Mary ONeill was raised in what she describes as a wonderful barn of a Victorian house in Berea, Ohio, where she wrote and directed plays for her younger brothers and sisters . She was educated at Our Lady of Lourdes Academy, and Western Reserve in Cleveland and the University of Michigan. Mrs. ONeill entered the advertising field and became a partner in her own advertising agency. She retired from advertising and lived in New York City.
Mrs, ONeill's books include the very popular books of verse Hailstones and Halibut Bones and People I'd Like to Keep, and the distinguished Saints: Adventures in Courage.
Mrs. O'Neill died of heart failure on January 2, 1990, in Yuma (Ariz.) Regional Medical Center. She was 84 years old.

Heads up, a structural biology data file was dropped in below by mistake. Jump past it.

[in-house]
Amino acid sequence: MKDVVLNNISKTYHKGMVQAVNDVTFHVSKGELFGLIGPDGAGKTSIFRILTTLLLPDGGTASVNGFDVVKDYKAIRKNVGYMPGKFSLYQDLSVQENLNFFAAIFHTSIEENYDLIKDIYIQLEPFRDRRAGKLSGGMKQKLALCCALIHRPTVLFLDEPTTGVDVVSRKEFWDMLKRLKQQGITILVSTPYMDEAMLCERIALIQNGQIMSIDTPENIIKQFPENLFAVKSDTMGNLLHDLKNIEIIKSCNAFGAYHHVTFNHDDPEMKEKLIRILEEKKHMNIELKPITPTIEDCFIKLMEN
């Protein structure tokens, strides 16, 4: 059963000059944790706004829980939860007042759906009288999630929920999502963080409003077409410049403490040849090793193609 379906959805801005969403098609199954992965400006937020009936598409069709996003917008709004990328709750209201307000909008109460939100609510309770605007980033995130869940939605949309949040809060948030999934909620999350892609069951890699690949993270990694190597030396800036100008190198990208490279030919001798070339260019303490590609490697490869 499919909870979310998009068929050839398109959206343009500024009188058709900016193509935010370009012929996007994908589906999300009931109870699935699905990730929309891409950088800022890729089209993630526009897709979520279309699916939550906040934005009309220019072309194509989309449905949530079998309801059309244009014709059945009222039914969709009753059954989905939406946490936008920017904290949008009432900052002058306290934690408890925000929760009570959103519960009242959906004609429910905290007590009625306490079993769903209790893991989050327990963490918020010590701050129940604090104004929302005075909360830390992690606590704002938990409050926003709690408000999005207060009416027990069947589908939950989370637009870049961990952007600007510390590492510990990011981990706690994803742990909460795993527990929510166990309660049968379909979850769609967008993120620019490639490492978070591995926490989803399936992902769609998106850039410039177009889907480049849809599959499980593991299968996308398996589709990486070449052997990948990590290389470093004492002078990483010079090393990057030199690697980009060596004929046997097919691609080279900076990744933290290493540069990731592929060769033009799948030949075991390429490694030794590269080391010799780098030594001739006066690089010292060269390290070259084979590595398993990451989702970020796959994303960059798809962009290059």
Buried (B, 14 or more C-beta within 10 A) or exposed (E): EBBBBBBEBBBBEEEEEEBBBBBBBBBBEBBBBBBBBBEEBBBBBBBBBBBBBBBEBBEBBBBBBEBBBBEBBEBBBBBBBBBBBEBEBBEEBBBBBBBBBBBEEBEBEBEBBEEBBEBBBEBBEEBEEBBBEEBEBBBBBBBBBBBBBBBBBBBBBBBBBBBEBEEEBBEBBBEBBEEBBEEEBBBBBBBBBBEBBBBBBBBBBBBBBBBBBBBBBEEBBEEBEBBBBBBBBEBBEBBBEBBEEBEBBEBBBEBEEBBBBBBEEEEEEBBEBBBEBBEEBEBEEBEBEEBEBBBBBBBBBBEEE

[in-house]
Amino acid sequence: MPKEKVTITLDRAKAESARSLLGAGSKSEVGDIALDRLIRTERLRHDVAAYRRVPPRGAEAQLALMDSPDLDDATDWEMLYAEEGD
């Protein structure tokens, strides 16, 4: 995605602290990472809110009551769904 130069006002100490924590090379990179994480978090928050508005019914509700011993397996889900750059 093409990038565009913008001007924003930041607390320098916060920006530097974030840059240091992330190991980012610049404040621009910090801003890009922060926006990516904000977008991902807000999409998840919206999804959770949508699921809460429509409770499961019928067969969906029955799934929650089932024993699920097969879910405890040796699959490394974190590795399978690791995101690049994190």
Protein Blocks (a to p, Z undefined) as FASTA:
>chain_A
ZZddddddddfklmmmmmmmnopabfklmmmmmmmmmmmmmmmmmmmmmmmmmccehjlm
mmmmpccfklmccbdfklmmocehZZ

One of her most popular books, ''Hailstones and Halibut Bones: Adventures in Color,'' illustrated by Leonard Weisgard, was published by Doubleday in 1961 and printed in several languages. In it, Mrs. O'Neill identified and interpreted the most familiar colors through verse. The book was used as a supplementary text in schools in the United States and abroad.
Other books for which she wrote the text include ''The White Palace,'' about a Columbia River salmon; ''People I'd Like to Keep,'' a collection of brief sketches of saints, scholars, soldiers and kings; ''Words Words Words,'' and ''Take a Number.''
Born in New York City, Mrs. O'Neill attended Western Reserve University and the University of Michigan. She was an advertising copywriter in Cleveland before becoming a freelance writer.
After the death of her husband, John, she joined the Peace Corps in 1970 and taught journalism and writing for several years in Ghana and Costa Rica.
She is survived by two daughters, Erin Gibbons Baroni, of Wyckoff, N.J., and Manhattan, and Dr. Abigail Hagler, of Yuma.; a stepson, John R. O'Neill, of Montgomery, Ala., and four grandchildren.